The Texas Department of State Health Services got an earful today from lawmakers and women’s health advocates at a public meeting in Austin to discuss proposed rules for the Texas Women’s Health Program — specifically, the state’s plan to sacrifice 90 percent of federal funding for the program in order to exclude Planned Parenthood and prevent participating physicians from discussing abortion in any capacity with patients.
“Try to get the politics out of the way and do what’s best for Texas women,” said Rep. Donna Howard, D-Austin, before an eruption of applause from the audience. She emphasized a point reiterated by others testifying at the hearing: that the Women’s Health Program provides cancer screenings, birth control and wellness exams for 130,000 low-income women but does not provide abortions.
One of the proposed rules for the program states that a participating physician could not “promote elective abortions” by providing “counseling concerning the use of abortion as a method of family planning” — even outside the scope of the Women’s Health Program. Physician groups, including the Texas Medical Association, the Texas Association of Obstetricians and Gynecologists and the Texas Academy of Family Physicians, oppose the proposed rule, arguing it will put a “gag order” on physicians that could interfere with patient-physician relationships.
“We strongly oppose any interference into a physician’s ability to use his or her medical judgment as to the information that is in the best interest of his or her patient,” the groups wrote in a letter to DSHS.
Although Planned Parenthood clinics account for less than 2 percent of the providers participating in the program, 45 percent of women participating in the program chose to receive care at Planned Parenthood.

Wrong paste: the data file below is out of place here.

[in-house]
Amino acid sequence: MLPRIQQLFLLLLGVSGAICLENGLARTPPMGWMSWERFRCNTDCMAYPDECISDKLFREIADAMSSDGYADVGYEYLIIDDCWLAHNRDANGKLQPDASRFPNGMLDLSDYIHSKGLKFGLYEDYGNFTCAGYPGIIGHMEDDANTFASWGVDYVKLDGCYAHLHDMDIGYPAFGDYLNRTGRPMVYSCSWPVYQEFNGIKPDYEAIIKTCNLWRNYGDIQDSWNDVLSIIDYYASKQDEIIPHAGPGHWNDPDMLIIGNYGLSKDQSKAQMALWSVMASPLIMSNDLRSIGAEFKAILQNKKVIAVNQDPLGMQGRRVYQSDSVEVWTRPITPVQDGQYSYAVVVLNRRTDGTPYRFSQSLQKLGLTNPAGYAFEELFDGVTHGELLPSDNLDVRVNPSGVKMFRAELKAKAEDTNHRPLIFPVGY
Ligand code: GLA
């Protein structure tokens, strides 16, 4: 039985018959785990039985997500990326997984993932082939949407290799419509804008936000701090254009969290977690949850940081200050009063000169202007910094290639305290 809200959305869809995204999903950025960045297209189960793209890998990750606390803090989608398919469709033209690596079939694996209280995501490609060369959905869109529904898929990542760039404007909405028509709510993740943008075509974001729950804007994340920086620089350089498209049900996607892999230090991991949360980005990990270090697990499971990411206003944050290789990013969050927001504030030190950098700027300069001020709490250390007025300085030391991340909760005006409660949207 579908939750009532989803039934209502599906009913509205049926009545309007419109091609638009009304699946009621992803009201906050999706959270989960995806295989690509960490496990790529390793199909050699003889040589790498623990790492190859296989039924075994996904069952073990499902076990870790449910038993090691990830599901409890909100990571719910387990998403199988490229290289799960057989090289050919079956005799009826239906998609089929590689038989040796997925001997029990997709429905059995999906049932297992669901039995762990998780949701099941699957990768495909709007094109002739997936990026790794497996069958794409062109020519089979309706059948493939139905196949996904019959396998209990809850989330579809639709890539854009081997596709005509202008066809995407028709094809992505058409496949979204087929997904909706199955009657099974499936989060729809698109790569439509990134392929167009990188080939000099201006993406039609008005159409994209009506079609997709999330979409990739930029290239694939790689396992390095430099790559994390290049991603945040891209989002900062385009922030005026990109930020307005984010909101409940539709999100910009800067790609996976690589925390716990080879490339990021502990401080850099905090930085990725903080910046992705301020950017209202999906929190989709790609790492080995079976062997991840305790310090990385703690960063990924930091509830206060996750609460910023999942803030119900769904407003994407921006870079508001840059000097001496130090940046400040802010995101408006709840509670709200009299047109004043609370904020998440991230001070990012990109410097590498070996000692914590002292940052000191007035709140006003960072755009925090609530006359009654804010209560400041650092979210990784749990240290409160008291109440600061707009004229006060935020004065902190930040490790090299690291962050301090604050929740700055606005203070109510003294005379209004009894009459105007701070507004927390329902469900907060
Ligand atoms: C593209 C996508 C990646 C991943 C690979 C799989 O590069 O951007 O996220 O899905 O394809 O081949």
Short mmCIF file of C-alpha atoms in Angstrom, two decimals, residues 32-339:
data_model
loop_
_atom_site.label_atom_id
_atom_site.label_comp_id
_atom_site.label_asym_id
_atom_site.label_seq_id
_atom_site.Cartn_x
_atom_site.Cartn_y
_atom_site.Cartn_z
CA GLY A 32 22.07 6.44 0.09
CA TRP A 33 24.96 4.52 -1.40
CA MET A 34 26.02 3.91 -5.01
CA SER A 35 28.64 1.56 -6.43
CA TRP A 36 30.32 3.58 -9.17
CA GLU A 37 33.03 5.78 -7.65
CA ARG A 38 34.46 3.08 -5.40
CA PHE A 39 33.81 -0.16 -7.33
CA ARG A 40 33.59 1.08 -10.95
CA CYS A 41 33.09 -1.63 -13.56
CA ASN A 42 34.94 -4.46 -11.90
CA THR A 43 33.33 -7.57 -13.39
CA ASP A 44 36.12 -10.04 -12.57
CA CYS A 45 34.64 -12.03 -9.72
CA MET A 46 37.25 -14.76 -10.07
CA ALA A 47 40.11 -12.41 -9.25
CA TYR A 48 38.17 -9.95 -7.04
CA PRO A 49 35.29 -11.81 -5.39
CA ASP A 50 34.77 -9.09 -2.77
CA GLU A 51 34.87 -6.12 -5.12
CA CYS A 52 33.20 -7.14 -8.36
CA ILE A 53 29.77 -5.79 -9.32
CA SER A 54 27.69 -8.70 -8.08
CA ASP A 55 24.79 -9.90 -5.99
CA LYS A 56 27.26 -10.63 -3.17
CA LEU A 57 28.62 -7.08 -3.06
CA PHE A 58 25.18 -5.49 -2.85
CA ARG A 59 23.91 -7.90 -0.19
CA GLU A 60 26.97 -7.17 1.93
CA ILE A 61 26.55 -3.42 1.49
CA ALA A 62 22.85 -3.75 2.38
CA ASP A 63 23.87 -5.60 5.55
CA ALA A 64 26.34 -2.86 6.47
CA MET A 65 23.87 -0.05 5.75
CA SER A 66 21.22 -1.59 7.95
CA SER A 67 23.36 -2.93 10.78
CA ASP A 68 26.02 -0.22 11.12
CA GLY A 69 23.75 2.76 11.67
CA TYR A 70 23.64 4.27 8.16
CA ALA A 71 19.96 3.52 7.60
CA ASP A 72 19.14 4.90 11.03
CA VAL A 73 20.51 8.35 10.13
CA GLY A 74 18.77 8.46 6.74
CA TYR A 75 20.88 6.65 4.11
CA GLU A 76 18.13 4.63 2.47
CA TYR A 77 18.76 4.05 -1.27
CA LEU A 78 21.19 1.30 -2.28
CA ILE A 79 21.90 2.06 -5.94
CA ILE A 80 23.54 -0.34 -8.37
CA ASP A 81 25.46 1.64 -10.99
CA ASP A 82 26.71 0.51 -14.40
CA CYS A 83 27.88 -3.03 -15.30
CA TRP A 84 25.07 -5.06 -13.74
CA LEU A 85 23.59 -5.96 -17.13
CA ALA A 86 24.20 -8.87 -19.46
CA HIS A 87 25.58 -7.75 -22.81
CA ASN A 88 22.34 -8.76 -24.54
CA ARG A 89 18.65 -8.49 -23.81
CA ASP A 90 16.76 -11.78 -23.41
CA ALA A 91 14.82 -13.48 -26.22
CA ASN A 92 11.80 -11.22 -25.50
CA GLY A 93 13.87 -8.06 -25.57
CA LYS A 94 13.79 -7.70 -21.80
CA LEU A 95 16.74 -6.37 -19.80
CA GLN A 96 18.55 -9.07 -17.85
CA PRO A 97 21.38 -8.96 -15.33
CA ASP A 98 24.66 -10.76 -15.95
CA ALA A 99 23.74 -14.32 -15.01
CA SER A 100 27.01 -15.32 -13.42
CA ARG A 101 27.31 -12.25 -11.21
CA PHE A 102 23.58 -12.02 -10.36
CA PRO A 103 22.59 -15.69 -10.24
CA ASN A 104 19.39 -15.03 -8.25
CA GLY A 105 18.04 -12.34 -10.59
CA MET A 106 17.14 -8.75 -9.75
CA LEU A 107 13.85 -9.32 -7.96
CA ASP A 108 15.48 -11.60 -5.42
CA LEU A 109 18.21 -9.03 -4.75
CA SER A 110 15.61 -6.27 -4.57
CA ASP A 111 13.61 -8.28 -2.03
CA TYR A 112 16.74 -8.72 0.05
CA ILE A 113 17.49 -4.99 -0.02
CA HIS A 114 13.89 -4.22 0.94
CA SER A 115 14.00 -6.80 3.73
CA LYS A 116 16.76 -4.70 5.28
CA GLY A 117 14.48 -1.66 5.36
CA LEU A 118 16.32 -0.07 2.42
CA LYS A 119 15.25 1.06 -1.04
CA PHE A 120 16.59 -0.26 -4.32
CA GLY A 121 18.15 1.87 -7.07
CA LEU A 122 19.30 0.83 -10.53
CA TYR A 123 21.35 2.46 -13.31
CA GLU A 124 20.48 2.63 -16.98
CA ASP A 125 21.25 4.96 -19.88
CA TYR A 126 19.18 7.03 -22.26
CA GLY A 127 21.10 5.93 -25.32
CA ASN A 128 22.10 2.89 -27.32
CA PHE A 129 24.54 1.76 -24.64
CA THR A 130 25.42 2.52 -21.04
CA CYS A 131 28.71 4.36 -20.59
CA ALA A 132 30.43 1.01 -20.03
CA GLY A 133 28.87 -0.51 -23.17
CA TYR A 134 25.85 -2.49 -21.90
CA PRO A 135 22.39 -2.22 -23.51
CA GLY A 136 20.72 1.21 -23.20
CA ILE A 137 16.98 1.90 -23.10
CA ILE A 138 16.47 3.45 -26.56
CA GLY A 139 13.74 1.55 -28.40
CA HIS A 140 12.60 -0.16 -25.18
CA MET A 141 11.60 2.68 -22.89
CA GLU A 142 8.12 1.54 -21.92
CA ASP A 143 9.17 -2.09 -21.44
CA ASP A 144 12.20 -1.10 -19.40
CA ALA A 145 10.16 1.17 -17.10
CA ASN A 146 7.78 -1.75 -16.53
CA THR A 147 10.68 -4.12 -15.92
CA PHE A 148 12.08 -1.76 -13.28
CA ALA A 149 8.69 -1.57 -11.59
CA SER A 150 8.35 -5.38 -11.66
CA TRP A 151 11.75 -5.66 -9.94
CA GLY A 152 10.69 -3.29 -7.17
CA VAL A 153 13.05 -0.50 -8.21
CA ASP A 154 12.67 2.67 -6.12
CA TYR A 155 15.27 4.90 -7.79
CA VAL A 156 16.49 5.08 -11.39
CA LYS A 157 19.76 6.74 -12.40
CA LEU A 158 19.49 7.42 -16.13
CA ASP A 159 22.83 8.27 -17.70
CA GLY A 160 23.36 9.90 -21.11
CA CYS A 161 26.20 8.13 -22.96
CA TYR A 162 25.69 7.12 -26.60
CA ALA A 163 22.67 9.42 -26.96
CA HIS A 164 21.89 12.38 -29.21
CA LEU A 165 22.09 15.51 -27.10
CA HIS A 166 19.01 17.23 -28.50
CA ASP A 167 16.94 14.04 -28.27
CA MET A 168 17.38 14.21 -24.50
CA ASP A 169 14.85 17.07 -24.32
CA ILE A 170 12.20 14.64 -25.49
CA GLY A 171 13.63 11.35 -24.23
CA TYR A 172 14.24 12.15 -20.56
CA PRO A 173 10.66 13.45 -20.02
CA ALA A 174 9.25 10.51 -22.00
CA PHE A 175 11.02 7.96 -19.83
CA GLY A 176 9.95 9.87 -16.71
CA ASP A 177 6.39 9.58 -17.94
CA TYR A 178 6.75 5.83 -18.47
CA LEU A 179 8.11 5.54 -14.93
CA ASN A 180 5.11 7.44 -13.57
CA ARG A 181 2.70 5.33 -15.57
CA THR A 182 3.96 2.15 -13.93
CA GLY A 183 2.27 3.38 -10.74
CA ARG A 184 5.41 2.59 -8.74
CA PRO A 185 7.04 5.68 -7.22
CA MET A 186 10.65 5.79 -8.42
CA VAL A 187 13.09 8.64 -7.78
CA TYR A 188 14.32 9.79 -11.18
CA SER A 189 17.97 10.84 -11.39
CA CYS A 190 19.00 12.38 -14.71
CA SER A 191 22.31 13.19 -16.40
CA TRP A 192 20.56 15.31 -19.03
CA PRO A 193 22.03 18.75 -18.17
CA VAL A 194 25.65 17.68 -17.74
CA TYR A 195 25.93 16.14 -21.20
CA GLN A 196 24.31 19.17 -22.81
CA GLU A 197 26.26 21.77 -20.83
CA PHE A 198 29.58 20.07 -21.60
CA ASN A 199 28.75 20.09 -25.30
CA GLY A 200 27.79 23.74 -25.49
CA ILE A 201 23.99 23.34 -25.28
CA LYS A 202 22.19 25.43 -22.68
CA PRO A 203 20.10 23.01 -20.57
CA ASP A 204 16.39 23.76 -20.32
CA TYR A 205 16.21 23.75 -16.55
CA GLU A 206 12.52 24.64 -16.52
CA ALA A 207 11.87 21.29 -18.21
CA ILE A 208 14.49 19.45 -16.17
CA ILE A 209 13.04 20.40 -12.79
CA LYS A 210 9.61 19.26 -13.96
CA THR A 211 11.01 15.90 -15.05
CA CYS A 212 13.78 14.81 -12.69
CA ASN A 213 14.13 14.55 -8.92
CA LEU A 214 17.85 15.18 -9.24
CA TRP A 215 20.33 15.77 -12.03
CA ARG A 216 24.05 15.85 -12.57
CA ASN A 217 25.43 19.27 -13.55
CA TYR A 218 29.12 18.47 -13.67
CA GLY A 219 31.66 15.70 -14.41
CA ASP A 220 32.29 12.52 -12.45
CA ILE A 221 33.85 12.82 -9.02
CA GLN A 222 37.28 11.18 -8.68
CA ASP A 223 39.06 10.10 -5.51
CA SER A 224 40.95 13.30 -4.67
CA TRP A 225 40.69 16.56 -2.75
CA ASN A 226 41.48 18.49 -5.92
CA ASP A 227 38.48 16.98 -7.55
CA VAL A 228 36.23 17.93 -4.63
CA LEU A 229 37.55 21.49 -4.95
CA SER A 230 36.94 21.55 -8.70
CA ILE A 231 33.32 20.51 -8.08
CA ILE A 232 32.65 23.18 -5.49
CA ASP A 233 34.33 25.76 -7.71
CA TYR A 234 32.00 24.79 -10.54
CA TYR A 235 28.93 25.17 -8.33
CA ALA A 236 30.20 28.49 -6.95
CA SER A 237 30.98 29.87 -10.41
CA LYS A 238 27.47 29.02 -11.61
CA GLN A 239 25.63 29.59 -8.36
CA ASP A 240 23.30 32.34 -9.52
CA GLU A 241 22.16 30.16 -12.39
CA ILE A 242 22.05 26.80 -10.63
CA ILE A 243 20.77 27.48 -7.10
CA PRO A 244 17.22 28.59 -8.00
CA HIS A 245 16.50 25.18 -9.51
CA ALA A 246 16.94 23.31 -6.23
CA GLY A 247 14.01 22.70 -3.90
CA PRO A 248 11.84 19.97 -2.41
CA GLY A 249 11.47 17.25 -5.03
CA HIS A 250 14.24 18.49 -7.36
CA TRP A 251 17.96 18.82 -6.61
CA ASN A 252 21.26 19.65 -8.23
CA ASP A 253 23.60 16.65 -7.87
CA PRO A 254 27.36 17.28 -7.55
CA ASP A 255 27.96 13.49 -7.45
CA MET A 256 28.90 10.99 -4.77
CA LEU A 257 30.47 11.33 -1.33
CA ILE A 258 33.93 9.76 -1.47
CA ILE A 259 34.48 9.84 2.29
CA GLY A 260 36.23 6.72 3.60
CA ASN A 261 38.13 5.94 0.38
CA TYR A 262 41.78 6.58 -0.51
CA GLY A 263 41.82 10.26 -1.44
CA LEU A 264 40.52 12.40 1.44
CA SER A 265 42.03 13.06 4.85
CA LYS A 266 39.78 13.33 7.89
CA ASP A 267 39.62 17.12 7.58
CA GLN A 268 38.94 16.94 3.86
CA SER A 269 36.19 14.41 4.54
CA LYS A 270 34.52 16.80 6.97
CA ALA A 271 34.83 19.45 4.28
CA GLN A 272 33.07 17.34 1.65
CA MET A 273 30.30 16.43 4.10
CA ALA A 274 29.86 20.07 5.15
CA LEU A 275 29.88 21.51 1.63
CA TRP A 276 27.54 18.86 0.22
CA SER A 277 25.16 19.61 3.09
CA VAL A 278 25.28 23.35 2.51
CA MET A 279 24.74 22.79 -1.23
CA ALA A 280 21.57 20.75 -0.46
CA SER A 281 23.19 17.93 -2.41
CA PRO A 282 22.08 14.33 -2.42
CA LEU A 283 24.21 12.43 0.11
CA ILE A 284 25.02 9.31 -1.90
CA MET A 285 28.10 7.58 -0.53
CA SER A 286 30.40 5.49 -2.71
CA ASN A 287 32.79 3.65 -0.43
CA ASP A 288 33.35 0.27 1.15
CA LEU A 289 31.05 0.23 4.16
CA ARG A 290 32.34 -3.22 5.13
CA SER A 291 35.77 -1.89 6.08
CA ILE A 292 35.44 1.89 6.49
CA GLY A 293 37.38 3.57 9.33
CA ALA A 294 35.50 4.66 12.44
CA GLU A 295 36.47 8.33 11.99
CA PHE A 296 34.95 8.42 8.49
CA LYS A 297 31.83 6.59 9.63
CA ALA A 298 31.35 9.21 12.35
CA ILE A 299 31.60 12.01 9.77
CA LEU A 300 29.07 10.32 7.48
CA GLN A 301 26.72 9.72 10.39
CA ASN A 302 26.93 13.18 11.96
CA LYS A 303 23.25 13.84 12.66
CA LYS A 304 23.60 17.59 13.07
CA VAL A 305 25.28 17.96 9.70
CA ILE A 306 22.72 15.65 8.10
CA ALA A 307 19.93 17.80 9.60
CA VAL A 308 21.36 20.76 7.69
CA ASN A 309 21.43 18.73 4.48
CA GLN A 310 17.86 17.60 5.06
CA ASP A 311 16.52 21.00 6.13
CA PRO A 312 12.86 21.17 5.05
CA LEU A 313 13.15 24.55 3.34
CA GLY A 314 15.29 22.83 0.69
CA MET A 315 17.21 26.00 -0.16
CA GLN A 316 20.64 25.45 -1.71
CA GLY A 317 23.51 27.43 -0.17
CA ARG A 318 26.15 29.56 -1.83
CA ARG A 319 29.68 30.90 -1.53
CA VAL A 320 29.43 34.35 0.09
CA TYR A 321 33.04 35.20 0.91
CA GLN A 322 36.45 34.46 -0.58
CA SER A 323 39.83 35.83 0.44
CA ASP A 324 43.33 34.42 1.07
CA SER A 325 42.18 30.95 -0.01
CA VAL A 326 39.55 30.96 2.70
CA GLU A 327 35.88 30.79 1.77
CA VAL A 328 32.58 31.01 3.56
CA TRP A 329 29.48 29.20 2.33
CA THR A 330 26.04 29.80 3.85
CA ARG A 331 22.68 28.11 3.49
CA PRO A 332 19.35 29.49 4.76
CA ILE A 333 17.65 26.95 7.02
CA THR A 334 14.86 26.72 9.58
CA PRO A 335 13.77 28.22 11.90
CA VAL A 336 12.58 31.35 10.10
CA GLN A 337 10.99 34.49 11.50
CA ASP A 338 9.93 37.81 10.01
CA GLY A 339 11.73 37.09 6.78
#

Opponents of the state’s decision to knock Planned Parenthood and other providers out of the WHP worry the state will not be able to provide an adequate health network. But the state and proponents of the reformed Texas Women’s Health Program say that won’t be a problem, as Planned Parenthood clinics make up a small portion of the 2,500 providers enrolled in the program.
What a silly argument that is. As we have discussed, the vast majority of existing providers in the WHP served at most ten clients. Claiming that the loss of Planned Parenthood will cause no disruption in service to the WHP patients is like saying there would be no disruption in the smarphone market if Apple were to disappear because hey, they’re just one manufacturer. You can find that letter to the DSHS here, and for more see State Rep. Ana Hernandez Luna’s op-ed in the Chron, and this letter from Senate Democrats to outgoing HHSC Chair Tom Suehs.